A majority of the college football nation is familiar with the national championships, the Hall-of-Fame players, the Gipper and the Four Horsemen, the Leprechaun, and of course, Mr. Touchdown Jesus himself.
But how many are aware of the men who are responsible for this tradition instilled in the football program and whom Weis' is constantly compared to?
These are four reasons—and head coaches—responsible for the higher expectations given to Notre Dame head coaches.
No. 4 — Lou Holtz (1986-1966)
"You're never as good as everyone tells you when you win, and you're never as bad as they say when you lose."
With each passing year since 1988, the Notre Dame community yearns more for the most recent Irish great to once again occupy the headset on the home sidelines in South Bend. Now one of the faces of ESPN's college football coverage, he was once the reason for Notre Dame's revival after the disappointment of the Gerry Faust era, in which the Irish failed to climb higher than No. 27 in the rankings.
In his 11 seasons with the team, Holtz lead the Irish to nine major bowl games, including a national championship in the magical year of '88, a year after the Irish finished 8-4.
In 1993, a second title should have been handed to his team, but despite losing to the Irish, Florida State was dubbed No. 1 after they miraculously beat Boston College on a last-second field goal.
Holtz finished his illustrious career at Notre Dame with a 100-32-2 record.
Average rank: 10.5
Best rank: 1 (1988, 1989)
Worst rank: 29 (1986)
Average SOS: .773
First year effect in rankings: +1
Two year effect in rankings: +8
No. 3 — Ara Parseghian (1964-1974)
"Whether you like it or not, you're a national figure after five games at Notre Dame."
Parseghian's greatest achievement comes in regard's to his team's improvements each year, especially in the beginning of his reign of the football program. In the two years before he took over, the Irish were ranked 41st and 76th in the rankings. In his first two years, he lead his teams to rankings of 4th and 6th in the nation.
He may go down as Notre Dame's most consistently excellent coach, considering he never had a poor team. His worst team finished the year ranked 16th.
The reason for Parseghian's No. 3 placement on this list of Irish legends is due to the fact he was only able to bring two national championships back to South Bend during his 11 seasons in comparison to the No. 1 and No. 2 head coaches in the history of Notre Dame. However, due to the administration not letting his team's travel to bowl games up until 1969, he had fewer opportunities than these two men.
Parseghian finished his career with the Irish with a winning percentage of .836, good for a record of 95-17-4.
Average rank: 7.6
Best rank: 1 (1966)
Worst rank: 16 (1968, 1971)
Average SOS: .674
First year effect in rankings: +74
Two year effect in rankings: +60
No. 2 — Frank Leahy (1941-1943, 1946-1953)
"Give me a lead of 14-0 at halftime and I will dictate the final score."
Leahy's .864 winning percentage is the second-highest for a head coach in program history.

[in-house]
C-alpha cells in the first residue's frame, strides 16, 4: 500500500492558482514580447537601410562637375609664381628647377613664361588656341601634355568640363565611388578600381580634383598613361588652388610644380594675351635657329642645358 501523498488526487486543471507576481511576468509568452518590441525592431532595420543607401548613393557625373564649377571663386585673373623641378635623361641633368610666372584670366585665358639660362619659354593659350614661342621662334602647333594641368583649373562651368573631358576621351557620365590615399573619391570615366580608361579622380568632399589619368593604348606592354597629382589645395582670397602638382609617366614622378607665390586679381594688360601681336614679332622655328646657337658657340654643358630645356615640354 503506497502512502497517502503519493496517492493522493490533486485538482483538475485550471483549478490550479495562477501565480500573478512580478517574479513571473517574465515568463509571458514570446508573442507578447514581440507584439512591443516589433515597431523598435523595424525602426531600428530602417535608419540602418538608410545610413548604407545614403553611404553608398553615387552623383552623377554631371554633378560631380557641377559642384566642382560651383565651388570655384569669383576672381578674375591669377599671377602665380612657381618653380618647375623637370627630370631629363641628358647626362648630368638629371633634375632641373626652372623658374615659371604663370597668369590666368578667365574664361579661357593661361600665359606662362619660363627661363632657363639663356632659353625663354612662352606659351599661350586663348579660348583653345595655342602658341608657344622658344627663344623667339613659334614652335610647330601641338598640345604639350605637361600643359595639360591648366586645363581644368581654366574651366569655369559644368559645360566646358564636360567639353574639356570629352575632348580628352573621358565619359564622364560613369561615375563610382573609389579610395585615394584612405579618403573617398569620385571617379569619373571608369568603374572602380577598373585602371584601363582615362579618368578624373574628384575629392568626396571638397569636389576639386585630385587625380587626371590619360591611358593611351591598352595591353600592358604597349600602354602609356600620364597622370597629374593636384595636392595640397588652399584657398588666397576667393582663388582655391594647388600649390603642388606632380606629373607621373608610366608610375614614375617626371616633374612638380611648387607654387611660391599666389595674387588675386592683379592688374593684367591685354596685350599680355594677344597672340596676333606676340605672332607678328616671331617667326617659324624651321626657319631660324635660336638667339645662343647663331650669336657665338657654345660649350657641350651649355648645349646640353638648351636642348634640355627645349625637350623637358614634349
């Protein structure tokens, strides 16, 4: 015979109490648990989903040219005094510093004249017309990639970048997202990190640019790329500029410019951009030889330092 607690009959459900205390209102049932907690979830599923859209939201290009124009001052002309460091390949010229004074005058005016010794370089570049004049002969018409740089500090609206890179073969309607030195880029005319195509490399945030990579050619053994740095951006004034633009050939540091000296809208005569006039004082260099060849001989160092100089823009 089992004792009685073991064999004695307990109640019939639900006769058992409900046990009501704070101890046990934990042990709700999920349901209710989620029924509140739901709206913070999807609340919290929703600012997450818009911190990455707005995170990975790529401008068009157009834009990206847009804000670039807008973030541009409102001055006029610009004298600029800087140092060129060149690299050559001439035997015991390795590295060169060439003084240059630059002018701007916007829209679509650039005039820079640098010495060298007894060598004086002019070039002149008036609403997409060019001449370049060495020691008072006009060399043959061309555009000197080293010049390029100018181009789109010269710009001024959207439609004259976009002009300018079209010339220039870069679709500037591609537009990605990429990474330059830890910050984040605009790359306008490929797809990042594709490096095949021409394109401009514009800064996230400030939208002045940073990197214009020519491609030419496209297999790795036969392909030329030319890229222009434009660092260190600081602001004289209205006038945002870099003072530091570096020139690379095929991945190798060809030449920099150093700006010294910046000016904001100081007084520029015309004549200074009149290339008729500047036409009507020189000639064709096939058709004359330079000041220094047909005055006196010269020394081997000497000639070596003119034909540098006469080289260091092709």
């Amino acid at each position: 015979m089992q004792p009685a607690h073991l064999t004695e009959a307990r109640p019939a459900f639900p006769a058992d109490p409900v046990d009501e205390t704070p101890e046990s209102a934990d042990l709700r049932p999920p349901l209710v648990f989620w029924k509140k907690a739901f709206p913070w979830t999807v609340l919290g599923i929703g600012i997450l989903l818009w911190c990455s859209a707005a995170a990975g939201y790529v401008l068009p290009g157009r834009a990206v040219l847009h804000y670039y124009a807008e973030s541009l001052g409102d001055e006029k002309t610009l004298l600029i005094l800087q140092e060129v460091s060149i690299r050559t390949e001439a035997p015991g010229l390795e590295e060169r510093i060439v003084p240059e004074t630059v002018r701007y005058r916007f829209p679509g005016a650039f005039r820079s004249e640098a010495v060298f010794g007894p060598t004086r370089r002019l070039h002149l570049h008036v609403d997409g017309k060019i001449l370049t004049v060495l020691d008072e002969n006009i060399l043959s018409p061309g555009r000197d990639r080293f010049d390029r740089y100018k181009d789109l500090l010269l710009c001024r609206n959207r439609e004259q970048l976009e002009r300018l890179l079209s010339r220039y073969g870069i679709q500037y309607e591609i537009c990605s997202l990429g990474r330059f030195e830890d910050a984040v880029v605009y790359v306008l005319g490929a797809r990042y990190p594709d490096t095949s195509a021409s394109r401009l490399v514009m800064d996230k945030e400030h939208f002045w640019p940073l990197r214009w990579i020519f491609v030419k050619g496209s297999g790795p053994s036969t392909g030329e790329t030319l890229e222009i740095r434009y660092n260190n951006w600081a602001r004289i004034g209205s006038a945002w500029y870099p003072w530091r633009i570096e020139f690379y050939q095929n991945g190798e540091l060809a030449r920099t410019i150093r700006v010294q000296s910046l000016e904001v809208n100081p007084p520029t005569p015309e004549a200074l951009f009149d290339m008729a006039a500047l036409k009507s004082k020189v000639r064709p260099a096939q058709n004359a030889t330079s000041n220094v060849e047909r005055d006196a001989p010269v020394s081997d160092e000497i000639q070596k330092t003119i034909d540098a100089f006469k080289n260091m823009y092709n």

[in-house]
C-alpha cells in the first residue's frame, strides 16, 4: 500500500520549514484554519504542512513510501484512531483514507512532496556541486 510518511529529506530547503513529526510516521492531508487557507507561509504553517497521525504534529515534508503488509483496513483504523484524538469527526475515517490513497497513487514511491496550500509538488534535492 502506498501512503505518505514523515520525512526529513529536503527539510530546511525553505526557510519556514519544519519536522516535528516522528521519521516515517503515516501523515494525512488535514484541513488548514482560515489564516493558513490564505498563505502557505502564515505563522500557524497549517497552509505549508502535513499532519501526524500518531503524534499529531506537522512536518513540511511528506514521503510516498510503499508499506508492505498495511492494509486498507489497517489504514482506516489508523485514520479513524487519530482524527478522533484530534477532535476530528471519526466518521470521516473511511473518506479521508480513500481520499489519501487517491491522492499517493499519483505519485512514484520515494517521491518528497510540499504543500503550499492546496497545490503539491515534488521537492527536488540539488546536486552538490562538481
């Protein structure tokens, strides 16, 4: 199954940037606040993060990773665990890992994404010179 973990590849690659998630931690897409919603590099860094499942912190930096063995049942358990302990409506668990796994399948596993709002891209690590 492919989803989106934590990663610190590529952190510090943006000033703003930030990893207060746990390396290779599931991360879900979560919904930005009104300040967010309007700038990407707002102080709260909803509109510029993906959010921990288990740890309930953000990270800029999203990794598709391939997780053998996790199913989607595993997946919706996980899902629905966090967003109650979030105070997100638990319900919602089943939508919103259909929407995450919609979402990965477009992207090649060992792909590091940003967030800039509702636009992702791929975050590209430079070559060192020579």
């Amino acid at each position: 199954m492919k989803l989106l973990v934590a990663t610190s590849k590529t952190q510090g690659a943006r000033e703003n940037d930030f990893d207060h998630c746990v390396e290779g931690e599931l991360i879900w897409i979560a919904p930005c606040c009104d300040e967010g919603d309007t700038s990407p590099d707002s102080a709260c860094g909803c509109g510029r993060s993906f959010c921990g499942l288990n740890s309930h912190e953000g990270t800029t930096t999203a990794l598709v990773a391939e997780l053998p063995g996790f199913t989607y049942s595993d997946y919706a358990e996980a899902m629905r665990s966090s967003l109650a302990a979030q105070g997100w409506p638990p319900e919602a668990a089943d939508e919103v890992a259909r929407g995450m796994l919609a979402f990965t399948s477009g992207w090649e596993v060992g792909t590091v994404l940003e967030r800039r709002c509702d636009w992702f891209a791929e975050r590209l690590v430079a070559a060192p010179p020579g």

A former tackle for the Irish under another coaching legend, he introduced the famous "T-formation" offense into the the game, changing football forever. Not only was Leahy a coaching legend, but also one of the founding fathers of Notre Dame's tradition, the school's pride and joy.
Going down his career resume, you will find four national championships, six undefeated seasons (including four ties) and a record-setting unbeaten streak of 39 straight football games. An argument can be made that Leahy is one of the top college football coaches of all time, but one mediocre season and a short-lived career holds him back from taking that title.
Leahy finished his career at Notre Dame with a record of 87-11-9.
Average rank: 10.6
Average SOS: .696
Best rank: 1 (1943)
Worst rank: 66 (1950)
First year effect in rankings: +15
Two year effect in rankings: +16
No. 1 — Knute Rockne (1918-1930)
"Football is a game played with arms, legs and shoulders but mostly from the neck up."
Putting all statistics to the side for a moment, Rockne is the face of college football coaching. Not only was he able to bring the forward pass to the game, he served as a martyr for football due to his tragic death. To be frank, without Rockne the game of football would have struggled to escape it's Midwest roots.
With that said, Rockne also is one of—if not the—greatest coach in college football history. With a career record of 105-12-5 and a winning percentage of .881, Rockne led the Irish to a total of six national championships.
His five undefeated teams included Irish legends like the Four Horsemen, George Gipper, and Frank Leahy. He may not have deserving stats to be placed here, but his name alone places him at the top of this list.
Welcome to the House that Rockne Built, Charlie.
Average rank: 8.6
Best rank: 1 (1924, 1929, 1930)
Worst rank: 29 (1928)
Average SOS: .632
First year effect: -8
Two year effect: -2
*Special thanks to Coach RNK for the ranking statistics
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